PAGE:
# do you know science?

Discussion in 'Electronic Design' started by RichD, Aug 22, 2013.

1. ### RichDGuest

A plastic liter jug, half filled with water. It has
an inlet valve, with a pump. You pump several
atmospheres of pressure into the jug.

Wait for the system to equilibrate to room temp.
Then open the outlet valve. Let the air escape until
equilibration pressure.

What's the interior temp.?

2. ### Robert BaerGuest

RichD wrote:
1) what is "several atmospheres of pressure"?
2) how strong is that jug? I had one that could BAERly hold 1.1
atmospheres at STP.

3. ### Syd RumpoGuest

Lower than ambient, although the outlet valve will heat up through
friction. But what's the water for?

Cheers

4. ### Bill SlomanGuest

Air saturated with water vapour has slightly different thermodynamics to dry air - the cooling as it expands causes some of the water vapour to condense, releasing its latent heat of vaporisation.

5. ### Clifford HeathGuest

Correct - this is one of the thermodynamic effects I don't calculate in
my (1997) water rocket simulator at

<http://cjh.polyplex.org/rockets/simulation/>

Bryan Holt duplicated my math independently, and correlated it with some
high-speed video measurements taken by Prof Dean Wheeler at UCB.

Bryan found a couple percent variation in the velocity curves which was
only corrected when he added the thermodynamic effect of vapour
condensation.

Just thought you'd like to know that Bill's assertion is confirmed by
real physical experiments.

Oh, and regarding strength, our tests on PET soft-drink bottles say that
typical 2L bottles are safe for 120psi, 1.25L bottles for 160psi, and
600/660ml bottles for 200psi. That's assuming new bottles with the
typical wall thickness of about 0.3mm. Smaller diameter bottles are
under less hoop stress for the same pressure.

Clifford Heath.

6. ### Bill SlomanGuest

Some experiment. Physicists think big, but calling a hurrican "an experiment" is a trifle meglomaniac. Then again, our current exercise in digging up and burning every last scrap of fossil carbon we can find to raise the CO2 level in the atmosphere is an even larger scale experiment.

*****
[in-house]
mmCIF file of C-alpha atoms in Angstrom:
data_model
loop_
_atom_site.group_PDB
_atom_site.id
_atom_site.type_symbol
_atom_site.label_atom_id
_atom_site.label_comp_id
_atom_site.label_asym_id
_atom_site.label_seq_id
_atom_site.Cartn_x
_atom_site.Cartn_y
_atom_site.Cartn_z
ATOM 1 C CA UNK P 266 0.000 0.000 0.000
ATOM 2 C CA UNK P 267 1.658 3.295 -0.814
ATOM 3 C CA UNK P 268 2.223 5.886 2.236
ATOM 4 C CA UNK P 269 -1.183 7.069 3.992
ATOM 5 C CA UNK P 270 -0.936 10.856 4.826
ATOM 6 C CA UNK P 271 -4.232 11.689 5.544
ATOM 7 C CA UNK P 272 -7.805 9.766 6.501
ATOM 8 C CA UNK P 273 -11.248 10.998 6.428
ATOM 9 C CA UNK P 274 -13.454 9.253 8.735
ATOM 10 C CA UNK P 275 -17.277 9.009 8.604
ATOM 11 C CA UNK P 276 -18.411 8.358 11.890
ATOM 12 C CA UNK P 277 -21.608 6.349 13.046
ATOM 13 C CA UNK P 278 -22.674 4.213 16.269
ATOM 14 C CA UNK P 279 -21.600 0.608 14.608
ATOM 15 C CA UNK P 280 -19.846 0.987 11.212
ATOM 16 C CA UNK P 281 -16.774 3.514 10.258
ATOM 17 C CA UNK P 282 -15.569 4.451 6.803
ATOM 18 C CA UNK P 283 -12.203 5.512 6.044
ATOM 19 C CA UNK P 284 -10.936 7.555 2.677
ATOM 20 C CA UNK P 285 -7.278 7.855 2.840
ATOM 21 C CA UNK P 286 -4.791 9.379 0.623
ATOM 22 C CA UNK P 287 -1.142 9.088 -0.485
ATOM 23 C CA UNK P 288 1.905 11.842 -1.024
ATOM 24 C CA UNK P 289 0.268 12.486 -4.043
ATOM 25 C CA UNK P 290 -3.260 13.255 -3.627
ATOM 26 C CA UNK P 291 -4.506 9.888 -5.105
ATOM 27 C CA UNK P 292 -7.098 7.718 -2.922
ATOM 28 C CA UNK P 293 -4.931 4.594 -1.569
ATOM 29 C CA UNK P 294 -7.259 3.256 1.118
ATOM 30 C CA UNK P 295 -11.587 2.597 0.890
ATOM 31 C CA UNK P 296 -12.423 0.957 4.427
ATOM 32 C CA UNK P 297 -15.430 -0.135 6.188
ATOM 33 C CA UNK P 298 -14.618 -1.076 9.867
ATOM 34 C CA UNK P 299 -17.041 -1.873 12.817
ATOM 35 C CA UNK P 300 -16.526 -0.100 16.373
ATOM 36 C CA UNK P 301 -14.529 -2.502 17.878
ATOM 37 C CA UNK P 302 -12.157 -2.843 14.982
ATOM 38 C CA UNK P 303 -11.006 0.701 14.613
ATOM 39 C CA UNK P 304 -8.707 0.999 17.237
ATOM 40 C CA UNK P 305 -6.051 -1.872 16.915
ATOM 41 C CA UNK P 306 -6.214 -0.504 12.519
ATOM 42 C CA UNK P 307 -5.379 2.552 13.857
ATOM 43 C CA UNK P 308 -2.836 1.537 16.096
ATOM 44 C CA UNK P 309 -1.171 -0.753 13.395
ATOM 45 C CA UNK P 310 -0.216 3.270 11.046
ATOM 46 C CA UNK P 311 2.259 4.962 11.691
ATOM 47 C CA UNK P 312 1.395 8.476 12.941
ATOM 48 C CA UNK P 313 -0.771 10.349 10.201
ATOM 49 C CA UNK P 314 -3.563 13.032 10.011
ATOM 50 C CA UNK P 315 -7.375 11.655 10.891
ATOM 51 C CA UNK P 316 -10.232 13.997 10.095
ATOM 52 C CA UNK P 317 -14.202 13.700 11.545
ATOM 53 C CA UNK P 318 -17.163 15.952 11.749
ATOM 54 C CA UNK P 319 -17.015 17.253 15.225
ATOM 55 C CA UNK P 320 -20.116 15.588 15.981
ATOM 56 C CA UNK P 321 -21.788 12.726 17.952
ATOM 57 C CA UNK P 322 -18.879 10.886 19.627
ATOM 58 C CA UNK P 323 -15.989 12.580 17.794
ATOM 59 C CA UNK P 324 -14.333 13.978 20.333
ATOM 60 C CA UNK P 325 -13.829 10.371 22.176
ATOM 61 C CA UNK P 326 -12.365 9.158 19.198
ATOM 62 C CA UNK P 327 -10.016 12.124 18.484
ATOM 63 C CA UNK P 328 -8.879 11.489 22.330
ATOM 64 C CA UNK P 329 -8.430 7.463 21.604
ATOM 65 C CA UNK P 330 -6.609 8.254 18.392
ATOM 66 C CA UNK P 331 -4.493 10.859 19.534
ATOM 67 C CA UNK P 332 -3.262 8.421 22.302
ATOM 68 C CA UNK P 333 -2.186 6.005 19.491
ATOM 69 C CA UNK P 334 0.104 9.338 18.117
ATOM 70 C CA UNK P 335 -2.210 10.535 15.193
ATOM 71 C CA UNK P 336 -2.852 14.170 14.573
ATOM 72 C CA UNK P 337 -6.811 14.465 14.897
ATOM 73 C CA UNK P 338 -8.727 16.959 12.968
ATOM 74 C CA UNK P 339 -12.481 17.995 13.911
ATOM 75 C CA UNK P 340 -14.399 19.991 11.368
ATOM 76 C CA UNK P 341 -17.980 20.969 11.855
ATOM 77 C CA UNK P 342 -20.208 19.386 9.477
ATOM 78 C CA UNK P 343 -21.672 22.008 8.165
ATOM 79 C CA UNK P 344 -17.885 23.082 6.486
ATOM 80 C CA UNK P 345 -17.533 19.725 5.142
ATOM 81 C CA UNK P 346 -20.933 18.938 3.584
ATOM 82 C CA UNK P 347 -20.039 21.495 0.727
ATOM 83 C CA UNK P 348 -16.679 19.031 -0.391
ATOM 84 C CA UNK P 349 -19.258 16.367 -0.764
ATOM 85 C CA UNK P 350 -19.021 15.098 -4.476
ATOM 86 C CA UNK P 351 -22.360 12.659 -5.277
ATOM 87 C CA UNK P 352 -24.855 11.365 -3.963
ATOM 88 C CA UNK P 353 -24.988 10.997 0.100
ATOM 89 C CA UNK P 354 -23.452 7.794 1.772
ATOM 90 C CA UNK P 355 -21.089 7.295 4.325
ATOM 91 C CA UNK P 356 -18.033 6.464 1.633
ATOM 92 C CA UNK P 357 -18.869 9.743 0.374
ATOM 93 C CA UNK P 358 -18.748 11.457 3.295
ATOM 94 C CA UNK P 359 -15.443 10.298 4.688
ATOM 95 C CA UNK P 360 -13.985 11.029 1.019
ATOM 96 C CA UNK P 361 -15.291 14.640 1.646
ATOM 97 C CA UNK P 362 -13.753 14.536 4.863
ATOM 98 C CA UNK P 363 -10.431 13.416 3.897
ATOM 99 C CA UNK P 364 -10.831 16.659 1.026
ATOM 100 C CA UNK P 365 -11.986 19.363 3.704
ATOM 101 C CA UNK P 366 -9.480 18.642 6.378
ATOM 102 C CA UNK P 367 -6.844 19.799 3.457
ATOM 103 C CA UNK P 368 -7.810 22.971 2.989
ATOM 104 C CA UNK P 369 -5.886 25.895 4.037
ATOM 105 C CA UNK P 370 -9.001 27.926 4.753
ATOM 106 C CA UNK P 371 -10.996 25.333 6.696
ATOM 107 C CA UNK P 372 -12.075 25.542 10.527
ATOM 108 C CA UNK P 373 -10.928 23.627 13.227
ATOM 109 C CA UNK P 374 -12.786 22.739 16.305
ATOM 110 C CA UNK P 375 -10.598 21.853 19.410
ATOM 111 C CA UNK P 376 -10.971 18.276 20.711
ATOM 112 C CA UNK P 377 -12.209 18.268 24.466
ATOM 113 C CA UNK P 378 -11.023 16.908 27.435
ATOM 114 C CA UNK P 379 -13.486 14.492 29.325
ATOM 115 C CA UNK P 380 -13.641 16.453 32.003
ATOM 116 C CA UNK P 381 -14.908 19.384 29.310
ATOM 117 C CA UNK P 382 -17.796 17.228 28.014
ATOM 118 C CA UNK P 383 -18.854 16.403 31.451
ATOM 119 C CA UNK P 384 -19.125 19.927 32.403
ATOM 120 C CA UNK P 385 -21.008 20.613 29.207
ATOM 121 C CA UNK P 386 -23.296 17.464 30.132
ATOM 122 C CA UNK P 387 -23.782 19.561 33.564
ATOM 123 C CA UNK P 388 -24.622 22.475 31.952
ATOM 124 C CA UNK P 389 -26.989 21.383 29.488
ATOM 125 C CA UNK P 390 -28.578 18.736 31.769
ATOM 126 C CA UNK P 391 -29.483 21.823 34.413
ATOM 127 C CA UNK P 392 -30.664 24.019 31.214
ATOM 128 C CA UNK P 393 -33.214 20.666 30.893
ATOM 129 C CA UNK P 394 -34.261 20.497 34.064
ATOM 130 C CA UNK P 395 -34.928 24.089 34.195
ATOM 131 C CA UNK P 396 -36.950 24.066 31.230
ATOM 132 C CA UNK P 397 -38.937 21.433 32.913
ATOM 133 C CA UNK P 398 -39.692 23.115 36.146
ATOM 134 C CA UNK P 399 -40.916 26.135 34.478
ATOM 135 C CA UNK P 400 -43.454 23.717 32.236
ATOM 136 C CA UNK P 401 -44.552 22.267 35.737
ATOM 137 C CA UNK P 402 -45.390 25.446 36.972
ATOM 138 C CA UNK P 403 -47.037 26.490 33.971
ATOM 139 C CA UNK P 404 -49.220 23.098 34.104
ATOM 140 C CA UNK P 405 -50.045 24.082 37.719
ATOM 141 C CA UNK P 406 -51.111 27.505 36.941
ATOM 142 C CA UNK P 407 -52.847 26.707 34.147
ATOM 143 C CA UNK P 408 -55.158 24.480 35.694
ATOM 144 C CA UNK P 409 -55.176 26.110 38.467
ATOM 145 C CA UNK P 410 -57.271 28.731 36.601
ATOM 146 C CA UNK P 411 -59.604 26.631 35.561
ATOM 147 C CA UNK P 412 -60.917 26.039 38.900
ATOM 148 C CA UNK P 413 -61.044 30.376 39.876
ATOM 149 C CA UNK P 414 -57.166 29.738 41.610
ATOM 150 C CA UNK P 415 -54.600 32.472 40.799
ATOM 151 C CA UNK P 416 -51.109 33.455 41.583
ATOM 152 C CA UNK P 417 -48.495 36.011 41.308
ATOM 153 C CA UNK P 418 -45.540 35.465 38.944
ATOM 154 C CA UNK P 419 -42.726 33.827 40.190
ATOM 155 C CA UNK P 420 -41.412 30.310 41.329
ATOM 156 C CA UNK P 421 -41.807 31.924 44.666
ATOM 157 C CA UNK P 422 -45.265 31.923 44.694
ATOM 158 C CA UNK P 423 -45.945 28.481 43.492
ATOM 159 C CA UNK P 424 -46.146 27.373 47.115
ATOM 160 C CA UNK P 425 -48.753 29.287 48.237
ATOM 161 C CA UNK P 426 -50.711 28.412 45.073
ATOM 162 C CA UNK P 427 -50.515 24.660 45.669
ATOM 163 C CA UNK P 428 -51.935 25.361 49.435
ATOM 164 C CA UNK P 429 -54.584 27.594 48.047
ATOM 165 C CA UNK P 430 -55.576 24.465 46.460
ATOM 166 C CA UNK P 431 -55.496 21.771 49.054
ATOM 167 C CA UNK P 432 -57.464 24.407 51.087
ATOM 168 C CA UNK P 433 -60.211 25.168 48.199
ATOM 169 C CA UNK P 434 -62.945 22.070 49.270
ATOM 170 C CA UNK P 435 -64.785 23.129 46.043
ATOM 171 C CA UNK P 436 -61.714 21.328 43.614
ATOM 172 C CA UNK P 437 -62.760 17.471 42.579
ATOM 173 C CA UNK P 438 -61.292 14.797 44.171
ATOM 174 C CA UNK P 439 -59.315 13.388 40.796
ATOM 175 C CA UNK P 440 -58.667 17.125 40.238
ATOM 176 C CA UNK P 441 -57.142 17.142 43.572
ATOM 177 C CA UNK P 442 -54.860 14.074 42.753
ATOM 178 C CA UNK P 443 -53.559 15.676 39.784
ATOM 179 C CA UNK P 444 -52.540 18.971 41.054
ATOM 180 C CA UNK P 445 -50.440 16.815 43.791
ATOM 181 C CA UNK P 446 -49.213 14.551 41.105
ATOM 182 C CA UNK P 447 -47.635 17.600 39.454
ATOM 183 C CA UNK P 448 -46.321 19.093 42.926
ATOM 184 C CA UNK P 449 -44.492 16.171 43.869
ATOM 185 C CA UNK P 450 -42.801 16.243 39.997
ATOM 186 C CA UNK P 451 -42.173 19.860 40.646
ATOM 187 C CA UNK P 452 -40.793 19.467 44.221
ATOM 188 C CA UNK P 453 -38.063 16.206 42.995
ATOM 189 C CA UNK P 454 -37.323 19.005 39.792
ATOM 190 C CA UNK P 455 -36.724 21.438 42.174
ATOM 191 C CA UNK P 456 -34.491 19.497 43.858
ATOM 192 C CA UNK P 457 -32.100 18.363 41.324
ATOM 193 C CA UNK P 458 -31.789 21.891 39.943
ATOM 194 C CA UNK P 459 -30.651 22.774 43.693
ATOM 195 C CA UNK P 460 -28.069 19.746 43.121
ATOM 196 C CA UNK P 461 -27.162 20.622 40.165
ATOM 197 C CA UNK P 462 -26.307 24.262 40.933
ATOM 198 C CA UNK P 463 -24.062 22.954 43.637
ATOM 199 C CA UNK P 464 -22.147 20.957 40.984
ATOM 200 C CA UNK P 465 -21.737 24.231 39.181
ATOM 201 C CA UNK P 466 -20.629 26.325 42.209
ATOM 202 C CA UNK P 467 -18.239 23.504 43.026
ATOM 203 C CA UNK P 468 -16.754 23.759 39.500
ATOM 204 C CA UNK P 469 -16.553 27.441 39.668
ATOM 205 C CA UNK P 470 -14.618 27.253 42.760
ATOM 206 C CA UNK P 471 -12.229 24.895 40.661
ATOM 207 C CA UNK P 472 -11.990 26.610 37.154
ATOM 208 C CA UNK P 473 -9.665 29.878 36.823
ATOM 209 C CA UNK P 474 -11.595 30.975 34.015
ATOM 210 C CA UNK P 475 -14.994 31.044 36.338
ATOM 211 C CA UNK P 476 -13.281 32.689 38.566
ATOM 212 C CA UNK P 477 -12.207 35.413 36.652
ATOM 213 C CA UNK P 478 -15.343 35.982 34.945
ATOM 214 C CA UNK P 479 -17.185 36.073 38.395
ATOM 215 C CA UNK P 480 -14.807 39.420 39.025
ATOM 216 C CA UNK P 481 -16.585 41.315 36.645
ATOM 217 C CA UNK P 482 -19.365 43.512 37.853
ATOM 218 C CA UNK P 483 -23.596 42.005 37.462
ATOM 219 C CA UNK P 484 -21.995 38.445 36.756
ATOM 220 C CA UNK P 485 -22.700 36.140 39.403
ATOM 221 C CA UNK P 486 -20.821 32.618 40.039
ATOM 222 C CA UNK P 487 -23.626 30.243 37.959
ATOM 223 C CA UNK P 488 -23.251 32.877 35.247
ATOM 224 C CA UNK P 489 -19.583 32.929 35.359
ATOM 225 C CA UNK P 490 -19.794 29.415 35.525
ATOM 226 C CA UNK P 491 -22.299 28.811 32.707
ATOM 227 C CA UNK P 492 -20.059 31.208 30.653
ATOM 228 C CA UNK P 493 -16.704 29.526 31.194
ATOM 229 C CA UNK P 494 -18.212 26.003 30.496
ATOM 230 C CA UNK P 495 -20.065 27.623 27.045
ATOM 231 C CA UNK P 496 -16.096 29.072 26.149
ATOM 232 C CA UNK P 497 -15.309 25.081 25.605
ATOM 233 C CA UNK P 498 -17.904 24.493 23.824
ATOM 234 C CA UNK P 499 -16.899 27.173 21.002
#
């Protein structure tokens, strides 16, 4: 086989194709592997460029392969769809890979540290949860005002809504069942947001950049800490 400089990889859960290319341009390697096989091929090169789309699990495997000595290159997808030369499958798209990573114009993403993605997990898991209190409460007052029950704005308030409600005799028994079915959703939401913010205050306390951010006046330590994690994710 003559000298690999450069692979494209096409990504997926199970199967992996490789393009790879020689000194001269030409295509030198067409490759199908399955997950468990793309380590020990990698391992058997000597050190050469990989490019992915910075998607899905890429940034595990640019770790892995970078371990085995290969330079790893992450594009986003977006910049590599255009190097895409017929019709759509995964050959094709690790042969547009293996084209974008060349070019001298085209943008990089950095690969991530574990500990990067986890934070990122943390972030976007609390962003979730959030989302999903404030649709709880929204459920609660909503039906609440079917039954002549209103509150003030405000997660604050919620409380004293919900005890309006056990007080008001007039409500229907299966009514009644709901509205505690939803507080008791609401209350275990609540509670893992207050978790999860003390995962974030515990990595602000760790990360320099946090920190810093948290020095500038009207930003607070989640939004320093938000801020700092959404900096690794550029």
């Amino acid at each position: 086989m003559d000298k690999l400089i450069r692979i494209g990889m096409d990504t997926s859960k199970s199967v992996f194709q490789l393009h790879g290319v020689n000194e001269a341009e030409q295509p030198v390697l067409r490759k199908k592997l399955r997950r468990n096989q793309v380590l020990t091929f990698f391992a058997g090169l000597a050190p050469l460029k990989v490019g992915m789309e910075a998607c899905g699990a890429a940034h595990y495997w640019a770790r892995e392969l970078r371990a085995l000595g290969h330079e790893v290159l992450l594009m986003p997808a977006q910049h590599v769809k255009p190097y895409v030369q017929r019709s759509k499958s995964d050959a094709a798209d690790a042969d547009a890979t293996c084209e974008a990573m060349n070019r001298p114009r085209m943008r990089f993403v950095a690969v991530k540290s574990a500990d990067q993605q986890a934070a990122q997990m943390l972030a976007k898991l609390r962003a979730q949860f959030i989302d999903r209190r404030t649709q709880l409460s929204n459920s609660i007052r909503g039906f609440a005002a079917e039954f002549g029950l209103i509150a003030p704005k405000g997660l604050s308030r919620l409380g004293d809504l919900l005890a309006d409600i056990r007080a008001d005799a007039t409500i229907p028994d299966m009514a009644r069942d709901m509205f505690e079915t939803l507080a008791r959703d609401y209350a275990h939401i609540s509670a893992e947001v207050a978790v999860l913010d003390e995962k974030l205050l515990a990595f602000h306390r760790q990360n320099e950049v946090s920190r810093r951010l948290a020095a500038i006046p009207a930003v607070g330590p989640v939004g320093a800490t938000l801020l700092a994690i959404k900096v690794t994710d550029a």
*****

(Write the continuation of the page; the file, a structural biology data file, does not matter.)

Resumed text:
It's a pity that our right-wing nitwits haven't been able to get their heads around the preliminary results, to the extent that they claim that it's not working.

7. ### George HeroldGuest

Fun! (I've always wanted to build a water/ bottle rocket.)

George H.

8. ### Phil HobbsGuest

Wow, Bill, your trip back to Holland does seem to have refilled your
Europeon scorn-and-derision tanks. Go try that stuff down at the local
pub in Sydney, and I bet it drains out again pretty fast.

Cheers

Phil Hobbs

--
Dr Philip C D Hobbs
Principal Consultant
ElectroOptical Innovations LLC
Optics, Electro-optics, Photonics, Analog Electronics

Briarcliff Manor NY 10510 USA
+1 845 480 2058

hobbs at electrooptical dot net
http://electrooptical.net

9. ### Bill SlomanGuest

"Scorn and derision"? Check out Phil Allison for what you've got to producefor a Sydney audience to register scorn or derision.

What I posted was benign fair comment.

Or have you actually created your own hurricane in the course of one of your experiments? That really would have been a Clausewitzian extension of diplomacy by other means. You'd have been lucky to get off with mere scorn andderision if you'd been responsible for such a pontentially destructive phenomenon.

10. ### Robert BaerGuest

To absorb the CO2 and make fizzy water at high pressures (OT baybe
assumes bottle cannot bust).

11. ### Clifford HeathGuest

There's a Yahoo ML/forum that acts as a support group for addicts. I
created it when I closed our majordomo server a decade ago.
<http://groups.yahoo.com/group/water-rockets>

Personally I haven't launched in over two years, and even then it was
only to scare the crows away - I found they don't like things going